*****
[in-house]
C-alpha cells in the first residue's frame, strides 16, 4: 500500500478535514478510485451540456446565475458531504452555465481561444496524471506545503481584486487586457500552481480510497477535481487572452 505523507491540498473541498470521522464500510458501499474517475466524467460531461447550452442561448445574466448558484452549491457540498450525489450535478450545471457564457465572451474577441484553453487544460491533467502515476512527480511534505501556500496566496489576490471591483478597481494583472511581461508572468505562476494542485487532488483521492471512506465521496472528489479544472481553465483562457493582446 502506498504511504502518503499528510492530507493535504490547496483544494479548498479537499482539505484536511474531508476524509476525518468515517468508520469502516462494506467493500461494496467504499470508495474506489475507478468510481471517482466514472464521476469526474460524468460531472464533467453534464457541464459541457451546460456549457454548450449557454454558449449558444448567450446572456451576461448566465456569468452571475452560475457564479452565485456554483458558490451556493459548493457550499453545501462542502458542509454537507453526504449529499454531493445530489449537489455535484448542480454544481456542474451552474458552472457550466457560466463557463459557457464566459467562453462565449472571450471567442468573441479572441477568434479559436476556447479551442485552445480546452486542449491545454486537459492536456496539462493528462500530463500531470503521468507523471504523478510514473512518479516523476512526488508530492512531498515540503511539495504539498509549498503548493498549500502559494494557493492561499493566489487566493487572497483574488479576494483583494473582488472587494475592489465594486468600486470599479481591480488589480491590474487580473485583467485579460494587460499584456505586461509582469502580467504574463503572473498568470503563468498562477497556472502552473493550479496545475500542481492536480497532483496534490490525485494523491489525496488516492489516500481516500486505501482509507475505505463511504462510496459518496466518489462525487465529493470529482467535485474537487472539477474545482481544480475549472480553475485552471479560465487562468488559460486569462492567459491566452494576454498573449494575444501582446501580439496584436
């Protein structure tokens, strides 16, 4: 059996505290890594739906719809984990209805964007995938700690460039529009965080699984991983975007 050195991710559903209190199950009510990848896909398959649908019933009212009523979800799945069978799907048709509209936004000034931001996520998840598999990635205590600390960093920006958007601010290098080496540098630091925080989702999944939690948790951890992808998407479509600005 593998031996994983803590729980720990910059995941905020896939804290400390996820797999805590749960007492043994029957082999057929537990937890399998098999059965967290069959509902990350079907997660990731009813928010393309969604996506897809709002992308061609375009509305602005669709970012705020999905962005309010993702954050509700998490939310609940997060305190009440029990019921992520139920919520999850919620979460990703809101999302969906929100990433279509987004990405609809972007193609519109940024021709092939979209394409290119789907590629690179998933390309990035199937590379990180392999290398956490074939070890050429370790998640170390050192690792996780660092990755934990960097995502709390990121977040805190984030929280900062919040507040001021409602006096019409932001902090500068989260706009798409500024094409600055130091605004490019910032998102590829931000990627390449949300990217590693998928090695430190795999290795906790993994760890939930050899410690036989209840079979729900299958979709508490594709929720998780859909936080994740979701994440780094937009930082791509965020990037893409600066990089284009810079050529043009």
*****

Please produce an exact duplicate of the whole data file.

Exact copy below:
[in-house]
C-alpha cells in the first residue's frame, strides 16, 4: 500500500478535514478510485451540456446565475458531504452555465481561444496524471506545503481584486487586457500552481480510497477535481487572452 505523507491540498473541498470521522464500510458501499474517475466524467460531461447550452442561448445574466448558484452549491457540498450525489450535478450545471457564457465572451474577441484553453487544460491533467502515476512527480511534505501556500496566496489576490471591483478597481494583472511581461508572468505562476494542485487532488483521492471512506465521496472528489479544472481553465483562457493582446 502506498504511504502518503499528510492530507493535504490547496483544494479548498479537499482539505484536511474531508476524509476525518468515517468508520469502516462494506467493500461494496467504499470508495474506489475507478468510481471517482466514472464521476469526474460524468460531472464533467453534464457541464459541457451546460456549457454548450449557454454558449449558444448567450446572456451576461448566465456569468452571475452560475457564479452565485456554483458558490451556493459548493457550499453545501462542502458542509454537507453526504449529499454531493445530489449537489455535484448542480454544481456542474451552474458552472457550466457560466463557463459557457464566459467562453462565449472571450471567442468573441479572441477568434479559436476556447479551442485552445480546452486542449491545454486537459492536456496539462493528462500530463500531470503521468507523471504523478510514473512518479516523476512526488508530492512531498515540503511539495504539498509549498503548493498549500502559494494557493492561499493566489487566493487572497483574488479576494483583494473582488472587494475592489465594486468600486470599479481591480488589480491590474487580473485583467485579460494587460499584456505586461509582469502580467504574463503572473498568470503563468498562477497556472502552473493550479496545475500542481492536480497532483496534490490525485494523491489525496488516492489516500481516500486505501482509507475505505463511504462510496459518496466518489462525487465529493470529482467535485474537487472539477474545482481544480475549472480553475485552471479560465487562468488559460486569462492567459491566452494576454498573449494575444501582446501580439496584436
């Protein structure tokens, strides 16, 4: 059996505290890594739906719809984990209805964007995938700690460039529009965080699984991983975007 050195991710559903209190199950009510990848896909398959649908019933009212009523979800799945069978799907048709509209936004000034931001996520998840598999990635205590600390960093920006958007601010290098080496540098630091925080989702999944939690948790951890992808998407479509600005 593998031996994983803590729980720990910059995941905020896939804290400390996820797999805590749960007492043994029957082999057929537990937890399998098999059965967290069959509902990350079907997660990731009813928010393309969604996506897809709002992308061609375009509305602005669709970012705020999905962005309010993702954050509700998490939310609940997060305190009440029990019921992520139920919520999850919620979460990703809101999302969906929100990433279509987004990405609809972007193609519109940024021709092939979209394409290119789907590629690179998933390309990035199937590379990180392999290398956490074939070890050429370790998640170390050192690792996780660092990755934990960097995502709390990121977040805190984030929280900062919040507040001021409602006096019409932001902090500068989260706009798409500024094409600055130091605004490019910032998102590829931000990627390449949300990217590693998928090695430190795999290795906790993994760890939930050899410690036989209840079979729900299958979709508490594709929720998780859909936080994740979701994440780094937009930082791509965020990037893409600066990089284009810079050529043009």